City tri­als park­ing sen­sors

Southern Gazette (Victoria Park) - - News -

IN-GROUND park­ing sen­sors look like be­com­ing a re­al­ity for the streets of South Perth.

An in-ground park­ing sen­sor is a de­vice buried un­der­ground that records when a ve­hi­cle ar­rives and de­parts from a park­ing bay.

Once a ve­hi­cle has over­stayed the per­mit­ted time limit, a sig­nal is sent from the sen­sor to the near­est park­ing ranger’s smart phone de­vice.

Other lo­cal gov­ern­ments have in­stalled the de­vices, but this will be the first time the City of South Perth has in­ves­ti­gated the idea.

The City says it is con­duct­ing a three-month trial of the de­vices, with Aus­tralian Park­ing and Rev­enue Con­trol ( APARC) car­ry­ing

SOUTH Perth res­i­dents are di­vided over the in­tro­duc­tion of in-ground park­ing sen­sors. The the streets to find out what you think.

South Perth res­i­dent Justin Di-Re says he couldn’t think of any­thing worse.

“It has its pros and cons, and I do think it is rev­enue rais­ing, but it will stop peo­ple from park­ing their cars and go­ing into the city or leav­ing them there overnight,” Mr Di-Re said.

Can­ning Vale res­i­dent Larissa Amaranti said she vis­its South Perth all the time and thinks the in­tro­duc­tion of in-ground park­ing sen­sors is a great idea. the cost. Af­ter the trial, the city says it in­tends to re­view the data col­lected and make a de­ci­sion as to whether it will be­come a per­ma­nent fix­ture.

“I come to South Perth all the time and there is very lim­ited park­ing here, so I am glad to know I can get a space,” Ms Amaranti said.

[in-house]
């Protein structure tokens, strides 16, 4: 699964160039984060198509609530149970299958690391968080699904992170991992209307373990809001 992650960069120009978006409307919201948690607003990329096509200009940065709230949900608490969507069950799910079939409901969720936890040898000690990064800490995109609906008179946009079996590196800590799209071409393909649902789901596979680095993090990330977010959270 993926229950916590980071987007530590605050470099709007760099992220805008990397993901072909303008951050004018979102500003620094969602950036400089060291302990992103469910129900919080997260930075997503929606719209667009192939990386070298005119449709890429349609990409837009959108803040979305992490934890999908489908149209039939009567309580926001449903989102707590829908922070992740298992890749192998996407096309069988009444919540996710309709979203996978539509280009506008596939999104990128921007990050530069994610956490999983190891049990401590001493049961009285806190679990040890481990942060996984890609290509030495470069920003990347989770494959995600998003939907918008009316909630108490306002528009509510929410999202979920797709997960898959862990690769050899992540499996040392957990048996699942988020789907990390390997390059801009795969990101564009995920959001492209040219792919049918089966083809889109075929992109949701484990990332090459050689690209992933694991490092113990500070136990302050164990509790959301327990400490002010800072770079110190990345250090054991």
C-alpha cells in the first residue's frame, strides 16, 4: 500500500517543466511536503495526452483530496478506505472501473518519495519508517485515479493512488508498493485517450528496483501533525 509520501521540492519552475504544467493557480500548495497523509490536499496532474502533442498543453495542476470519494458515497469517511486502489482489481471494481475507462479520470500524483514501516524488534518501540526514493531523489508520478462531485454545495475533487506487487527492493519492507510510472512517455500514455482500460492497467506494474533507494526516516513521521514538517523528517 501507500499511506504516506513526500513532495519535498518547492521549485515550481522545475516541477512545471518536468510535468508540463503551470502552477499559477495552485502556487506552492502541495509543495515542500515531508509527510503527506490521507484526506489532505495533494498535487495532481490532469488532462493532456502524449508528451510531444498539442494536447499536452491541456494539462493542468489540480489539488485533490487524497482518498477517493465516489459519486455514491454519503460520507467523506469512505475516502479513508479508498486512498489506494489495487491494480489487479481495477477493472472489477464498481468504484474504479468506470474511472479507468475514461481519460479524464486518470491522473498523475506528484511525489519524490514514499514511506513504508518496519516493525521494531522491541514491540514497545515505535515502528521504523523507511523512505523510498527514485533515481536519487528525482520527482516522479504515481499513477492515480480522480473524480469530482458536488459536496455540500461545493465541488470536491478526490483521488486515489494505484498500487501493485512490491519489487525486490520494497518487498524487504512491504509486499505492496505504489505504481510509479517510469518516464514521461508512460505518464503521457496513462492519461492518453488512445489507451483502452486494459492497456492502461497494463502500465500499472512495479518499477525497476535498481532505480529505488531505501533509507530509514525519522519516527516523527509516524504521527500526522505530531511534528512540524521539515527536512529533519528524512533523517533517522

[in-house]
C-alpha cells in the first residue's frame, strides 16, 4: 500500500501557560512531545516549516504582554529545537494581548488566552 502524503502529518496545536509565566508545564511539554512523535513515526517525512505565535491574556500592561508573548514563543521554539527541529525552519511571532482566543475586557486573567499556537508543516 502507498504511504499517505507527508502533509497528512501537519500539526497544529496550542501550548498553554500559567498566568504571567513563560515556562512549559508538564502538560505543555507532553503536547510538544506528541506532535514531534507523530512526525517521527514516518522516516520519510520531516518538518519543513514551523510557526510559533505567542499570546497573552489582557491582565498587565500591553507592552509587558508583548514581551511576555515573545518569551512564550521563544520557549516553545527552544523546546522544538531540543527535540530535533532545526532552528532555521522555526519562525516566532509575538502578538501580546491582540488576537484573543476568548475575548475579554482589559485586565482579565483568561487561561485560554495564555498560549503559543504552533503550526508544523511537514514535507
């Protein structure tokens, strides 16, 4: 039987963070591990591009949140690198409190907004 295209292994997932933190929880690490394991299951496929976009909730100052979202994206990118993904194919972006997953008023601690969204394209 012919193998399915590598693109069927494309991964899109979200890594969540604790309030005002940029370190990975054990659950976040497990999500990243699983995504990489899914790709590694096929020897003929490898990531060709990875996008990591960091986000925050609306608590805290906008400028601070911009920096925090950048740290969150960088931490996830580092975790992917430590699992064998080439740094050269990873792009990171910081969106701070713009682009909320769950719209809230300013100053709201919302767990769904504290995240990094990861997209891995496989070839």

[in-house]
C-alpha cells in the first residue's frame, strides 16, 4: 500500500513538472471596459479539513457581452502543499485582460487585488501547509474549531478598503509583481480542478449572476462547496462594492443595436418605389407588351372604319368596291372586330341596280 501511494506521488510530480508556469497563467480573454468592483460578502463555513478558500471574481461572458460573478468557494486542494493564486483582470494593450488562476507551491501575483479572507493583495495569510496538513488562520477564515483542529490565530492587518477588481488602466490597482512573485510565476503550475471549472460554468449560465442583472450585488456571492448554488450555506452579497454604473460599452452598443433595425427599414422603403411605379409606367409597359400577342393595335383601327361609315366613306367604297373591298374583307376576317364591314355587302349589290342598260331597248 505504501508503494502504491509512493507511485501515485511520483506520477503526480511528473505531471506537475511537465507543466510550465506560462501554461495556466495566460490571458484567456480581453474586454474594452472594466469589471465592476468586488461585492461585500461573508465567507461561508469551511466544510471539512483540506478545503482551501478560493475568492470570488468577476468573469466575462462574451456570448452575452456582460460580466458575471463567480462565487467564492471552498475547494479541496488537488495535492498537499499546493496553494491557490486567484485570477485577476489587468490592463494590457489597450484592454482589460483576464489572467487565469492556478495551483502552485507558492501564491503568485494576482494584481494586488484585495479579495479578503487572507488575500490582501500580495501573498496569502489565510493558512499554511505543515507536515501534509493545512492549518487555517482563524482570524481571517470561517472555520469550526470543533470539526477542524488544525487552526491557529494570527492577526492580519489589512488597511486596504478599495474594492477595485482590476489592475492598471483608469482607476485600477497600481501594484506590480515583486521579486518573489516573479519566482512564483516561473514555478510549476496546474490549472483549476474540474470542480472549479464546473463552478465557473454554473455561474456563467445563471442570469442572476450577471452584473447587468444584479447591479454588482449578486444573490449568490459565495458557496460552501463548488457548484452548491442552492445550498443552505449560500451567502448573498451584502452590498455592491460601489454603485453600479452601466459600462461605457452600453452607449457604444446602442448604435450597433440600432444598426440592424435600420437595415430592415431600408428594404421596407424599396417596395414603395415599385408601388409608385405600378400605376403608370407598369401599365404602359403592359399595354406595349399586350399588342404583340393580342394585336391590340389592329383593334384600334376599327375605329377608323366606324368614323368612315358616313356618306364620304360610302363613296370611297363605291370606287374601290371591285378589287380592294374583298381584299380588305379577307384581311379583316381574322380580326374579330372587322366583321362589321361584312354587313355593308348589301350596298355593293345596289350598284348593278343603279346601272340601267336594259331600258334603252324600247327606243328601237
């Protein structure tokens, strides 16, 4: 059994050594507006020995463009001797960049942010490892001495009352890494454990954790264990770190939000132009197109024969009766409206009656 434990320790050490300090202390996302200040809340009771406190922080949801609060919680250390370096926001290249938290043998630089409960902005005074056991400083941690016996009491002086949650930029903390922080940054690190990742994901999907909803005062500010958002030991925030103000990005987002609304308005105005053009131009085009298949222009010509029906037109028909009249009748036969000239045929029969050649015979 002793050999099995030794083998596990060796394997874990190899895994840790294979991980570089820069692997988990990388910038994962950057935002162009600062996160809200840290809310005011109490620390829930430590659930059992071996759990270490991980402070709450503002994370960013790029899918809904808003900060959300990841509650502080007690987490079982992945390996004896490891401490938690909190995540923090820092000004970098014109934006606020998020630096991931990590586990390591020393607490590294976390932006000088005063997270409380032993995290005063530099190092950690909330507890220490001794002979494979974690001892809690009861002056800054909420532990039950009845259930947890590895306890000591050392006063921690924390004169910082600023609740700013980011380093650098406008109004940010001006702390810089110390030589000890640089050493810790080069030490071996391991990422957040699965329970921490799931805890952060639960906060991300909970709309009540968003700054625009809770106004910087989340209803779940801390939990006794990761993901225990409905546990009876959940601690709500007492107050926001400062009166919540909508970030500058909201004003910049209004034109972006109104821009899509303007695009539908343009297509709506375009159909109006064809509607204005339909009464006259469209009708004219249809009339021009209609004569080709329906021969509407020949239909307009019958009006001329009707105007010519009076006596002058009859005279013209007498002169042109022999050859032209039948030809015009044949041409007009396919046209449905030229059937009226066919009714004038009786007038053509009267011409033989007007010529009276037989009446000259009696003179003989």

Mo­hammed Alan­sari agreed the new park­ing sys­tem would stop peo­ple abus­ing the park­ing time lim­its.

“To know who is park­ing here and how long is a good thing,” Mr Park­ing sen­sors have been in­stalled in Mends Street, be­tween Mill Point Road and South Perth Es­planade, in South Perth, and in Hobbs

Alan­sari said.

“”Many peo­ple like me come to South Perth from the city for busi­ness and want to know they can get a park.

“I have spo­ken to peo­ple who say un­der the old sys­tem of rangers hand­ing out tick­ets, there have been mis­takes and they have been is­sued a fine with­out the park­ing in­spec­tor re­ally know­ing how long they have been there.”

South Perth prop­erty owner Kathryn Green­halgh said she has a real is­sue with the amount Perth res­i­dents pay for park­ing.

“Of course it is rev­enue Av­enue, Como. The City de­nied the plan was another rev­enue-rais­ing stream and said it had is­sued $403,640 in in­fringe­ments for the 2014/2015 fi­nan­cial year.

“The new park­ing sen­sors will re­duce of­fi­cer time in pa­trolling the streets to mark up and mon­i­tor ve­hi­cles,” City of South Perth Mayor Sue Do­herty said.

“The in­stal­la­tion of in­ground sen­sors means rangers will be able to at­tend to other is­sues or in­ci­dents while con­tin­u­ing to mon­i­tor park­ing in the City.

“We an­tic­i­pate this ini­tia­tive will as­sist lo­cal busi­nesses in the com­mu­nity who of­ten ex­pe­ri­ence cars park­ing il­le­gally.”


rais­ing,” Mrs Green­halgh said.

“Park­ing is­sues are al­ways an­noy­ing but a sen­sor that alerts a ranger is just pure rev­enue rais­ing.

“Is the coun­cil go­ing to now cut the num­ber of rangers on the streets to save them­selves money?

“Ev­ery­one hates rangers or park­ing in­spec­tors, but it is a job and will those rangers no longer needed for park­ing be de­ployed else­where - another rev­enue raiser?” she said.

In-ground park­ing sen­sor in Mends Street, South Perth.

Pic­ture: Matt Jelonek

Ross Mead has won an ex­cel­lence award in fire man­age­ment.

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